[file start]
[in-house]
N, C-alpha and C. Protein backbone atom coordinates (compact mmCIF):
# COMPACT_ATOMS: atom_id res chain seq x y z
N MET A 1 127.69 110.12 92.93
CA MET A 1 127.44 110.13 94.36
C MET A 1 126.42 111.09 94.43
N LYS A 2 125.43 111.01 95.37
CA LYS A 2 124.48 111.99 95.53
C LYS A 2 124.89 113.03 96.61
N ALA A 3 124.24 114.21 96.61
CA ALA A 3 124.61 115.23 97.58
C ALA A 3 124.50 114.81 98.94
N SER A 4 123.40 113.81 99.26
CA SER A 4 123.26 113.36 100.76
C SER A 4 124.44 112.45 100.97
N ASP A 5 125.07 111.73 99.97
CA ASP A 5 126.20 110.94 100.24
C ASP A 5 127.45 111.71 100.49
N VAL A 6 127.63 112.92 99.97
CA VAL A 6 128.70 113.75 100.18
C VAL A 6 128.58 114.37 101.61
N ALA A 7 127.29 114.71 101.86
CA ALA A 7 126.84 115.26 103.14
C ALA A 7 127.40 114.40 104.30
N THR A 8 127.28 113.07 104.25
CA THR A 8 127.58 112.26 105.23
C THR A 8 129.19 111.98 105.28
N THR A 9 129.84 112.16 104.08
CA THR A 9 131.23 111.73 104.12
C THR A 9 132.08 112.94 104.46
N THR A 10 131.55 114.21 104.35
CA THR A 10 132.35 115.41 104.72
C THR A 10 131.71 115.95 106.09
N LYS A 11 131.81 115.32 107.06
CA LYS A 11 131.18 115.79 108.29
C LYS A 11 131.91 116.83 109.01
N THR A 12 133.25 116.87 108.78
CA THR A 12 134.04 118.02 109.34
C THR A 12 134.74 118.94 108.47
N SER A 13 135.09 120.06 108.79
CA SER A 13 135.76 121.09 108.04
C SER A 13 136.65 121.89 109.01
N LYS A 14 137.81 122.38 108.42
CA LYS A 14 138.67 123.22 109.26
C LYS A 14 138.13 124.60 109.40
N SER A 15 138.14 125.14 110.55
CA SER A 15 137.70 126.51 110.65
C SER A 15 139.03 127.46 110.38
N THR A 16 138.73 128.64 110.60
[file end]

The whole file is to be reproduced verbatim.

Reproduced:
[in-house]
N, C-alpha and C. Protein backbone atom coordinates (compact mmCIF):
# COMPACT_ATOMS: atom_id res chain seq x y z
N MET A 1 127.69 110.12 92.93
CA MET A 1 127.44 110.13 94.36
C MET A 1 126.42 111.09 94.43
N LYS A 2 125.43 111.01 95.37
CA LYS A 2 124.48 111.99 95.53
C LYS A 2 124.89 113.03 96.61
N ALA A 3 124.24 114.21 96.61
CA ALA A 3 124.61 115.23 97.58
C ALA A 3 124.50 114.81 98.94
N SER A 4 123.40 113.81 99.26
CA SER A 4 123.26 113.36 100.76
C SER A 4 124.44 112.45 100.97
N ASP A 5 125.07 111.73 99.97
CA ASP A 5 126.20 110.94 100.24
C ASP A 5 127.45 111.71 100.49
N VAL A 6 127.63 112.92 99.97
CA VAL A 6 128.70 113.75 100.18
C VAL A 6 128.58 114.37 101.61
N ALA A 7 127.29 114.71 101.86
CA ALA A 7 126.84 115.26 103.14
C ALA A 7 127.40 114.40 104.30
N THR A 8 127.28 113.07 104.25
CA THR A 8 127.58 112.26 105.23
C THR A 8 129.19 111.98 105.28
N THR A 9 129.84 112.16 104.08
CA THR A 9 131.23 111.73 104.12
C THR A 9 132.08 112.94 104.46
N THR A 10 131.55 114.21 104.35
CA THR A 10 132.35 115.41 104.72
C THR A 10 131.71 115.95 106.09
N LYS A 11 131.81 115.32 107.06
CA LYS A 11 131.18 115.79 108.29
C LYS A 11 131.91 116.83 109.01
N THR A 12 133.25 116.87 108.78
CA THR A 12 134.04 118.02 109.34
C THR A 12 134.74 118.94 108.47
N SER A 13 135.09 120.06 108.79
CA SER A 13 135.76 121.09 108.04
C SER A 13 136.65 121.89 109.01
N LYS A 14 137.81 122.38 108.42
CA LYS A 14 138.67 123.22 109.26
C LYS A 14 138.13 124.60 109.40
N SER A 15 138.14 125.14 110.55
CA SER A 15 137.70 126.51 110.65
C SER A 15 139.03 127.46 110.38
N THR A 16 138.73 128.64 110.60